Canadian Underwriter

How IoT devices can cause a liability headache for insurers

September 23, 2019   by Jason Contant

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Internet of Things (IoT) devices can create complications for insurers, potentially including a priority dispute or, worse, an unpaid claim, a specialist carrier told Canadian Underwriter recently.

Charlie Murray, international technology team leader with CFC Underwriting, used the example of an IoT device in a beehive with both hardware, software (in the form of firmware), and sensors. In the event of a hardware failure, a claim would be classified as a products liability claim under a general liability (GL) policy. If the software failed, it would be an errors and omissions (E&O) loss.

“In the event of the loss, how do you know which one failed?” Murray asked. “Was it the sensor, was it the hardware or was it the firmware on the hardware, in which case it’s an E&O loss?”

He took it one step further. “What if you’ve then got one insurer on the E&O and another insurer on the GL and they’re both pointing fingers at each other saying the other insurer should be covering it, not me?” Murray asked. “Or worse, you’ve got a loss that falls through the cracks?”

With an IoT device, E&O and GL exposures are very much intertwined and could be covered by one or the other. “If you’ve got two insurers saying, ‘No, the other insurer should be covering it,’ then what’s likely going to result is an unpaid claim,” Murray said. “Whereas if you’ve got one insurer that understands it, they’ve underwritten for that exposure and they understand it might be the hardware that’s failed or it might be the software that’s failed, then the claim isn’t going to be denied, it’s going to be covered.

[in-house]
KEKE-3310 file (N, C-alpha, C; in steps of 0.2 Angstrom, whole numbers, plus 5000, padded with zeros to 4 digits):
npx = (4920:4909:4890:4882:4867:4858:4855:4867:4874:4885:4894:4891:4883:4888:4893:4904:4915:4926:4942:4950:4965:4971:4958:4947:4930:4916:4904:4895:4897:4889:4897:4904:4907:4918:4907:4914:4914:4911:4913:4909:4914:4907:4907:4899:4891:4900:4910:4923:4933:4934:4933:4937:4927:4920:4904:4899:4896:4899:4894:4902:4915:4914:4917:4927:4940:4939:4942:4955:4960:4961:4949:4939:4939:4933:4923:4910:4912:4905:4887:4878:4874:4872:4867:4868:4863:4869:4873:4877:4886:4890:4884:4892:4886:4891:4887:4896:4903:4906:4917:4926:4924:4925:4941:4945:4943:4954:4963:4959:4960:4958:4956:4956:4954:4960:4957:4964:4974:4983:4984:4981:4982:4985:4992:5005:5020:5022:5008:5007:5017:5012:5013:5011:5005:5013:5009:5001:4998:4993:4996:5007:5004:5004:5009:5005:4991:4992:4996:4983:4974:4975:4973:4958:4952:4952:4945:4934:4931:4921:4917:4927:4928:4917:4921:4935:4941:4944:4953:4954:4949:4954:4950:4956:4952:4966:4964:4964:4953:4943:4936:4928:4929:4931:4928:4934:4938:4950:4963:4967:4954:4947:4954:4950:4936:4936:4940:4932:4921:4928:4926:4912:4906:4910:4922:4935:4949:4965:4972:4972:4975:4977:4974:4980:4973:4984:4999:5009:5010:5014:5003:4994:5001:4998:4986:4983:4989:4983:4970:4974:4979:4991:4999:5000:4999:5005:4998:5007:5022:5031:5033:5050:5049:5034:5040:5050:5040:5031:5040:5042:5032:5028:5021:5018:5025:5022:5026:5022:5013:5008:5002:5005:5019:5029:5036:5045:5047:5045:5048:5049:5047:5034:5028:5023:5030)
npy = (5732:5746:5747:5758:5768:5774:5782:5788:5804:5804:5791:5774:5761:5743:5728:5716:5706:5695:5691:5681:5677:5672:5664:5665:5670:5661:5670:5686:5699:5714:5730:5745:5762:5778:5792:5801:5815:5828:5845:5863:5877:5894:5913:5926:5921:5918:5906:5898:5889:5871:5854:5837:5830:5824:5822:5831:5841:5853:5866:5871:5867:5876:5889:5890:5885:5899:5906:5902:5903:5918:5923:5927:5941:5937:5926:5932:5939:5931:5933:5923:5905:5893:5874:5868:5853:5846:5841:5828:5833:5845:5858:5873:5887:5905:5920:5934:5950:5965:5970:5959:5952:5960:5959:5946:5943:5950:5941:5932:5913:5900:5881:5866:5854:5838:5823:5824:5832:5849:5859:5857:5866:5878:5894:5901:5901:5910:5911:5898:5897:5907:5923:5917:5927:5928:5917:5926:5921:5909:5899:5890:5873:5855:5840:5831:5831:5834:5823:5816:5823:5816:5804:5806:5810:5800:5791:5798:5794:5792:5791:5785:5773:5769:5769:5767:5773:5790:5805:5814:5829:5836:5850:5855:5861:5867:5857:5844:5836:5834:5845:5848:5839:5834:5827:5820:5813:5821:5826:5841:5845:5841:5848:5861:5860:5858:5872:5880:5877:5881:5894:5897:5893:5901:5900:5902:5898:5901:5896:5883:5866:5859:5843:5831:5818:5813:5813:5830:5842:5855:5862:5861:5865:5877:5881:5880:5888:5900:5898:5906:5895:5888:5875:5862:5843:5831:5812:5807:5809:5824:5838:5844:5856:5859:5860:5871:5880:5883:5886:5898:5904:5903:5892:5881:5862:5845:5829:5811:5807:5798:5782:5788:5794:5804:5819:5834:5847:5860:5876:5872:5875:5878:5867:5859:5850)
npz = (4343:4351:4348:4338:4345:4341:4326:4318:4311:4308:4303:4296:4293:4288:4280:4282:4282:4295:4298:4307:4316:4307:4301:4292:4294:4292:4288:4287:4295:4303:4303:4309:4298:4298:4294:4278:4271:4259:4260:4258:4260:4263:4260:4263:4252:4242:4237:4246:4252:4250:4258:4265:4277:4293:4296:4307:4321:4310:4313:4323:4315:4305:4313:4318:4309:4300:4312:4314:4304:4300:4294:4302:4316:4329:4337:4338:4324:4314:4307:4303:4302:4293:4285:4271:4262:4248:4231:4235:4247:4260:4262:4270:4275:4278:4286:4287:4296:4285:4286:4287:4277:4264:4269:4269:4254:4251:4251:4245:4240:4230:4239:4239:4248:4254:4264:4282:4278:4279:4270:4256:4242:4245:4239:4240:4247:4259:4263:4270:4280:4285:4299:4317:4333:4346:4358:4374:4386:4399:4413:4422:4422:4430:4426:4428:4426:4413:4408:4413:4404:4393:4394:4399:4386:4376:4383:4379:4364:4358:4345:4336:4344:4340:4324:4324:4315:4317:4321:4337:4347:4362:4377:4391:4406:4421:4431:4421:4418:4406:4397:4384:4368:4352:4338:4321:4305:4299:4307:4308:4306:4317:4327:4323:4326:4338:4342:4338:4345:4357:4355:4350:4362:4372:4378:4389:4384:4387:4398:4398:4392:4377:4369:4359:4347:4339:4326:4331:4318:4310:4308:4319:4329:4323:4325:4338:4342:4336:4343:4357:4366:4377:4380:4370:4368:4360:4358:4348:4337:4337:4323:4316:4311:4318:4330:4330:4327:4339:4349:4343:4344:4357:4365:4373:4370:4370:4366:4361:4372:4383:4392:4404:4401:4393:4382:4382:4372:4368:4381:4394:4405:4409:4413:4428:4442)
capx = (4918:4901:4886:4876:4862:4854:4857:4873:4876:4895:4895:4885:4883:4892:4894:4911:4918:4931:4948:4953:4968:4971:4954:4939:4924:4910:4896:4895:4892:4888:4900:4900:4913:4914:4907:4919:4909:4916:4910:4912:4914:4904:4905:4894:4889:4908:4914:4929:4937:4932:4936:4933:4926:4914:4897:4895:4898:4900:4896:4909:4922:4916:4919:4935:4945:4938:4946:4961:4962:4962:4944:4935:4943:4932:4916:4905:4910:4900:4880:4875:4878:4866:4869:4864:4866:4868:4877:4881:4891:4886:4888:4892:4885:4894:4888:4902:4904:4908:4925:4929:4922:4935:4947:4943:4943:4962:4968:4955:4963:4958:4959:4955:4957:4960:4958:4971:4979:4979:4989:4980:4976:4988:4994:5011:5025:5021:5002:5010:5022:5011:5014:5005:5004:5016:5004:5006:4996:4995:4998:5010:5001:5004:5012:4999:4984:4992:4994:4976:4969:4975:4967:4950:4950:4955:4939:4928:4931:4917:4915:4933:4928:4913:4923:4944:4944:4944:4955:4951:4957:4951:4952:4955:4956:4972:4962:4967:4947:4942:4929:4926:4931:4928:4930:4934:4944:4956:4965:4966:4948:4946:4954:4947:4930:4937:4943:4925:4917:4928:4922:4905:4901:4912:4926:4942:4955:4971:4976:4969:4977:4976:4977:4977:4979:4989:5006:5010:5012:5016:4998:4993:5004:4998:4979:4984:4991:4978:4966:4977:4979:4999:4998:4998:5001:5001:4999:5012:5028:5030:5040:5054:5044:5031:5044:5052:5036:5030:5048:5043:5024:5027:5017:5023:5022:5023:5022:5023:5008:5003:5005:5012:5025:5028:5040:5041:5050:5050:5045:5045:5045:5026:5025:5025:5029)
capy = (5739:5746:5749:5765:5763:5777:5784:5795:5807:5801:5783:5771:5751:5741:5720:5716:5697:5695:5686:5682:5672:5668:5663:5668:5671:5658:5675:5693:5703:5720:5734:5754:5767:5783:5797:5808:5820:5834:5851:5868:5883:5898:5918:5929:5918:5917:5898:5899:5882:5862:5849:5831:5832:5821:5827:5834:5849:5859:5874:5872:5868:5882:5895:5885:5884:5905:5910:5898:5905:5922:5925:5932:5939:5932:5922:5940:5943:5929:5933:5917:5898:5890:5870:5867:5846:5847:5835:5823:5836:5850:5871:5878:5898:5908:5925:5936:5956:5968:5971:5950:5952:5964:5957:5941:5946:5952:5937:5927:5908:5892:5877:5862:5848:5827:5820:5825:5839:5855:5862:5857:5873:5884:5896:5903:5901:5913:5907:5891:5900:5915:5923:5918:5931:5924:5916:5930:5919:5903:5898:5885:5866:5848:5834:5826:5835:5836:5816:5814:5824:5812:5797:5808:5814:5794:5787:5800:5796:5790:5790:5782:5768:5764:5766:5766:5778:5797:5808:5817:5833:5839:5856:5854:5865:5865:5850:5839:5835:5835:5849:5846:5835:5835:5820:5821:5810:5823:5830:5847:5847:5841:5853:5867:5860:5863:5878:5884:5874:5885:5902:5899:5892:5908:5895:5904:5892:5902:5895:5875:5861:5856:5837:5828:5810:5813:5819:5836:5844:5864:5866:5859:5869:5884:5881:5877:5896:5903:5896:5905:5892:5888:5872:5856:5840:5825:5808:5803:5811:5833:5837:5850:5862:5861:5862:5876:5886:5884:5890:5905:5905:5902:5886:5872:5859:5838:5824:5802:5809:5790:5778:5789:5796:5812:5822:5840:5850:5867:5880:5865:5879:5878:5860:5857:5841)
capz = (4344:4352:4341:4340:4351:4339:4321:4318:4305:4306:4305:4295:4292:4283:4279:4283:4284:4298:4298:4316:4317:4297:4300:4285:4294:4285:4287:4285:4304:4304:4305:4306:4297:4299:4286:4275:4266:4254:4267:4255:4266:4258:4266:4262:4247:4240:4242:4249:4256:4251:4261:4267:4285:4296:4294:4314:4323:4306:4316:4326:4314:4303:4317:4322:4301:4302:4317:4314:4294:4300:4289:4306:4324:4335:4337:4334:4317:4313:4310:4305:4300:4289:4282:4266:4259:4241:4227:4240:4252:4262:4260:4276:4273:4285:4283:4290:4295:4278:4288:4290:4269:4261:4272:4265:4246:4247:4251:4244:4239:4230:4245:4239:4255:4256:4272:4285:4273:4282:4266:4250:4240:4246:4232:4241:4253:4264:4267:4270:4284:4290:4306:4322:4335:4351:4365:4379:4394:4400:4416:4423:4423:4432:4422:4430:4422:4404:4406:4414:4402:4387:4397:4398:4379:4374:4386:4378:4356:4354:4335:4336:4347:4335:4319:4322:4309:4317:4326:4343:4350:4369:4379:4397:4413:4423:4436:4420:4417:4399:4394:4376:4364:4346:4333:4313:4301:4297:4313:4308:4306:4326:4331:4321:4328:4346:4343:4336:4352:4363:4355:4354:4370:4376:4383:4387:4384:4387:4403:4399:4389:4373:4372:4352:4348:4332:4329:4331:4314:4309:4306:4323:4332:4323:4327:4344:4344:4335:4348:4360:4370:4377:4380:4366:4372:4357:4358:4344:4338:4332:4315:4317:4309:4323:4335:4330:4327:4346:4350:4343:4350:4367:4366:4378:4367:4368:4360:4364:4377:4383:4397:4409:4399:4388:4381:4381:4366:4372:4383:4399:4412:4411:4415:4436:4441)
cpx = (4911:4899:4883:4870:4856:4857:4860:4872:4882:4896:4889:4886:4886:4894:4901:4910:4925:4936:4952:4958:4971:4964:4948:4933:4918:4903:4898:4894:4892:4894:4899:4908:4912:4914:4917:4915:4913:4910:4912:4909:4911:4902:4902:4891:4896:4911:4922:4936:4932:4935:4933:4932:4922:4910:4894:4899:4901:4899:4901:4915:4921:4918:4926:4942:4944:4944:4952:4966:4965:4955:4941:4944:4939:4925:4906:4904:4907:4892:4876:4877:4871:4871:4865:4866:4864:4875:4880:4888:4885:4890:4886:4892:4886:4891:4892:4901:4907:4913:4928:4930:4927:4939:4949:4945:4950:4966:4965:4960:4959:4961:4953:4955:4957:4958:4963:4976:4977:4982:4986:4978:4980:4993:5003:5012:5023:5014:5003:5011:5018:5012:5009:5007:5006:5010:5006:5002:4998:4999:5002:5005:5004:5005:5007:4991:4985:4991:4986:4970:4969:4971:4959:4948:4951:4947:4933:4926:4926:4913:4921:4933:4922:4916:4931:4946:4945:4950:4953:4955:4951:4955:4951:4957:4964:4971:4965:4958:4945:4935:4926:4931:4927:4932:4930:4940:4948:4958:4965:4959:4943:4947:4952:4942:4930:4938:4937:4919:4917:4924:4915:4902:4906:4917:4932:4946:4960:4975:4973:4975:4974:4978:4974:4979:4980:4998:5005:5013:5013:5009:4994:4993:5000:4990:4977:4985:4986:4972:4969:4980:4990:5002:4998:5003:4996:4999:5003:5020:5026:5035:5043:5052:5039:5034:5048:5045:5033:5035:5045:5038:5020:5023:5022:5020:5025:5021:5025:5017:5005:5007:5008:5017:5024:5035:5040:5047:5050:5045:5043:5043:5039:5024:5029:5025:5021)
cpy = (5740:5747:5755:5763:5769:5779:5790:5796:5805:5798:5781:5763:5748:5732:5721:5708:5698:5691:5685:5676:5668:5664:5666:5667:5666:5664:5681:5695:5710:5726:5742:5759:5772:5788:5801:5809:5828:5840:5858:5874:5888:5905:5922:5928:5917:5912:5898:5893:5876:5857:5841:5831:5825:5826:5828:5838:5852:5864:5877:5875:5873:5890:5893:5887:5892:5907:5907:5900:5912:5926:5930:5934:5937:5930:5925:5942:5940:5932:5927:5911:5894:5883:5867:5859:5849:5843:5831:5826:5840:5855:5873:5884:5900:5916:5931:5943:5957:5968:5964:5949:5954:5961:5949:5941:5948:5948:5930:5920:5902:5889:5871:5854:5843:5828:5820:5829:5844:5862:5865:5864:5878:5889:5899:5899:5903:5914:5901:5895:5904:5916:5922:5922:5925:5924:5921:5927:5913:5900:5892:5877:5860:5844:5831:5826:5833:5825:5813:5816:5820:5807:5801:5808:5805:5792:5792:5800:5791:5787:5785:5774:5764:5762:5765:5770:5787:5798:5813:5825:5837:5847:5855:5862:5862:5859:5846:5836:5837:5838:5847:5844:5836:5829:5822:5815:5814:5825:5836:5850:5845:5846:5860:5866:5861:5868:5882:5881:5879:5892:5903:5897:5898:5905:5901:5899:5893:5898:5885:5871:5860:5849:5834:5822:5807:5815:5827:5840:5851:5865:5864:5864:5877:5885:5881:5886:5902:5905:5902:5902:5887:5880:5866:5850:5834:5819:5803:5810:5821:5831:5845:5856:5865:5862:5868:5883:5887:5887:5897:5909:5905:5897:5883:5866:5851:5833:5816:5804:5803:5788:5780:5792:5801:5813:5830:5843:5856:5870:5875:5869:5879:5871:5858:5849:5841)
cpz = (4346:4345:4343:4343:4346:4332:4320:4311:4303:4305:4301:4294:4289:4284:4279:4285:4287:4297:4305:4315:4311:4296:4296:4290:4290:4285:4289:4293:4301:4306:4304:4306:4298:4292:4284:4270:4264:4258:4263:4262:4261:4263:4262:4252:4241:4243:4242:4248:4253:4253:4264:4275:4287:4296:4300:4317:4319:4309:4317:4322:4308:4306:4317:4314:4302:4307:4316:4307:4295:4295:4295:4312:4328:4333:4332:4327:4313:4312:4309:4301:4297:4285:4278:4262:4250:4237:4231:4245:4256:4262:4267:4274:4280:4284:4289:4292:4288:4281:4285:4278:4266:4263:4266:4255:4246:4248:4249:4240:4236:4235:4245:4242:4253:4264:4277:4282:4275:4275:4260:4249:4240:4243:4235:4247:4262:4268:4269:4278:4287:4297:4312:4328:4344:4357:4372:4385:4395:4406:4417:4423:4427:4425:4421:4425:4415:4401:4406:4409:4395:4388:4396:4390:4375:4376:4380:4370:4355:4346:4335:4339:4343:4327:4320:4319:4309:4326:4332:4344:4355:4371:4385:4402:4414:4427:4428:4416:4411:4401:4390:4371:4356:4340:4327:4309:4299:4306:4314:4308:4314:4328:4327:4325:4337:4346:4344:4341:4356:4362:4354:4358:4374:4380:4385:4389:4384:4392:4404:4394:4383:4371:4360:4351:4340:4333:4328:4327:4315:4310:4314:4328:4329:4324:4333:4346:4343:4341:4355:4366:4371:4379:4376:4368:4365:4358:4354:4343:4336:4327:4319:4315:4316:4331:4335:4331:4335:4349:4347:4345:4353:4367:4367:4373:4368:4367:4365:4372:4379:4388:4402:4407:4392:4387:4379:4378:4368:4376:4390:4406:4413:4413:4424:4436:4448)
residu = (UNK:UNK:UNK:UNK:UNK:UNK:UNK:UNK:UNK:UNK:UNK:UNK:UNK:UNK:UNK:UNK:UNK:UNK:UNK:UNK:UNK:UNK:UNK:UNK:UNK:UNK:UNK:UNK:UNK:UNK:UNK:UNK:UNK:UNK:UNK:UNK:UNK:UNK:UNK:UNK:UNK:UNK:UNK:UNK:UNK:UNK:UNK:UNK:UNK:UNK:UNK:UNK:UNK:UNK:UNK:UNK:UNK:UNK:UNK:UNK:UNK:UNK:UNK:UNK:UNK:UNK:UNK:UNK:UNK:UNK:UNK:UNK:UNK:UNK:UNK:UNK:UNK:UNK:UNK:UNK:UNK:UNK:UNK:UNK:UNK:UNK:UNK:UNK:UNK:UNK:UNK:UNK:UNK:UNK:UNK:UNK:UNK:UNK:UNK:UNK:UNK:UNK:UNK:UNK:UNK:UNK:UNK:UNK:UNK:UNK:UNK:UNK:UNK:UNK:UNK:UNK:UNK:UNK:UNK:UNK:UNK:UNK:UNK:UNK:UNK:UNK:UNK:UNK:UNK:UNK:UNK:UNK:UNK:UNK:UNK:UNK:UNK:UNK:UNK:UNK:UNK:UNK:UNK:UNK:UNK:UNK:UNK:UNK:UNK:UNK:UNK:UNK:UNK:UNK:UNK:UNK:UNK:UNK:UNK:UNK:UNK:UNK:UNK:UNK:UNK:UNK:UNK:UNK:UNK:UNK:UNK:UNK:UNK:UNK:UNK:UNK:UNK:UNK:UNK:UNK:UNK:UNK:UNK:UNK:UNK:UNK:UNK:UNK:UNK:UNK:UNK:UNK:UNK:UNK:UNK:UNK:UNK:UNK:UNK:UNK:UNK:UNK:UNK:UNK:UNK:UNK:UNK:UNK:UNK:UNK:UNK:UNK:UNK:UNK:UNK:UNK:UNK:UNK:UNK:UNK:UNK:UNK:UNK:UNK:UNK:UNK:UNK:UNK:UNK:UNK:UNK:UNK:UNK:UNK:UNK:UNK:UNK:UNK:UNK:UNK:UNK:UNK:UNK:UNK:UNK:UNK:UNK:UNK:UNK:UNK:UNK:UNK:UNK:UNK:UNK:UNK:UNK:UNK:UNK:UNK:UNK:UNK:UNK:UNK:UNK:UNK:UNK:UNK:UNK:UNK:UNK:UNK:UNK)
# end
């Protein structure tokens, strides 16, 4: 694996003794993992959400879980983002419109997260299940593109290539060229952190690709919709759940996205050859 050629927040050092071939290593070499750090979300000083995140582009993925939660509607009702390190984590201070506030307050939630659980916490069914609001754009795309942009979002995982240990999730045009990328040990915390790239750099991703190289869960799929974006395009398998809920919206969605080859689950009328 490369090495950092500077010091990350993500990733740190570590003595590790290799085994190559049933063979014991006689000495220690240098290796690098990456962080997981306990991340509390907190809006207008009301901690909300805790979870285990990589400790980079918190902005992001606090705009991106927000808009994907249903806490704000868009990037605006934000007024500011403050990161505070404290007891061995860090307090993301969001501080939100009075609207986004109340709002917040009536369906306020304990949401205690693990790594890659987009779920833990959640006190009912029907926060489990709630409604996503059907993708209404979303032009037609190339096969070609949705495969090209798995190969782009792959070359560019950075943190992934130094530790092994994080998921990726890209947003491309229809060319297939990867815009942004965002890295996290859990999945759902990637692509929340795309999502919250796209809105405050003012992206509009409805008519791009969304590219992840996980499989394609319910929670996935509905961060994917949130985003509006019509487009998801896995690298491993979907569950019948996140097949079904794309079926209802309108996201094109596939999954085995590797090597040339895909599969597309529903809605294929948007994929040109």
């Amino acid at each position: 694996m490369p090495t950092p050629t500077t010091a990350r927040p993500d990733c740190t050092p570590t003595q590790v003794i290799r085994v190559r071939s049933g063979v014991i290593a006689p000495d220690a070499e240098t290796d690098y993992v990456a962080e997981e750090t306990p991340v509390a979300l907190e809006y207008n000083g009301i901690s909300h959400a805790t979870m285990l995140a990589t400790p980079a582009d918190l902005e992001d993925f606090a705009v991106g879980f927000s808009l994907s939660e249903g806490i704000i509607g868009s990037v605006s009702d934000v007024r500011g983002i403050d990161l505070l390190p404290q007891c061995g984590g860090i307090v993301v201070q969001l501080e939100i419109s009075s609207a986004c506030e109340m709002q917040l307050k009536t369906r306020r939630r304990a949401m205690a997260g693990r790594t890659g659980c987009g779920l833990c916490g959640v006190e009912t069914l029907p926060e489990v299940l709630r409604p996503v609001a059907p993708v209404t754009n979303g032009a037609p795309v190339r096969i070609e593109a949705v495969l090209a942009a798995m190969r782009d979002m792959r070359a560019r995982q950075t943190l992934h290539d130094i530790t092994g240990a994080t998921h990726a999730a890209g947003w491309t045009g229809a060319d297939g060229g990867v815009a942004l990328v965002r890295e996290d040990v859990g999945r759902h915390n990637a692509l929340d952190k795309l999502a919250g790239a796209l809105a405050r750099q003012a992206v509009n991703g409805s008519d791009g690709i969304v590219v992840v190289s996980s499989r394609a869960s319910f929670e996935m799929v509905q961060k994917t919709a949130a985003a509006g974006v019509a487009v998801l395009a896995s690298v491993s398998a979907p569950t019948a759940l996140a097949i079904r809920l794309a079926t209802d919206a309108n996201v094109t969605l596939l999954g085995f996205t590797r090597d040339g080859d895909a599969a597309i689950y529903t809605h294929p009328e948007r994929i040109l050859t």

“It doesn’t affect the insured, the insured still gets their claim paid and it’s just an allocation issue for the insurer” – whether they classify it as GL or E&O. “No one is denying liability. The insured’s experience isn’t affected.”

Murray used the example of a company that came up with a unique way to unobtrusively monitor honey bee colonies using in-hive sensors retrofitted into existing beehives. The data collected is taken from the hardware devices and uploaded into a software platform, where machine learning and big data techniques are applied to extract valuable information about the condition, activities and productivity levels of the bees.

“So, if there’s a failure with the monitoring, the result is catastrophic loss to the colony, so likely it’s going to be filed as a property damage claim,” Murray said. “If it was the hardware that failed, this would be classed as a product liability claim under a general liability policy. If the software failed, then that would be an E&O loss.”

Murray spoke as part of a larger discussion on how traditional tech E&O policies need to evolve for emerging technologies, like dating apps and online roleplaying games. While older tech E&O policies cover things like breach of contract or negligence, emerging tech companies will need coverage for things like vicarious liability.

“I’m sure there’s many, many claims that are getting kicked out because the underwriter that’s considered it has been looking at it as if it’s been traditional,” Murray said. “What I fail to understand is how this is still so frequently being overlooked when it’s such a key part of coverage that these emerging tech companies need.”

CFC writes $13 million of tech E&O premium in Canada and part of its $80 million book in Canada.

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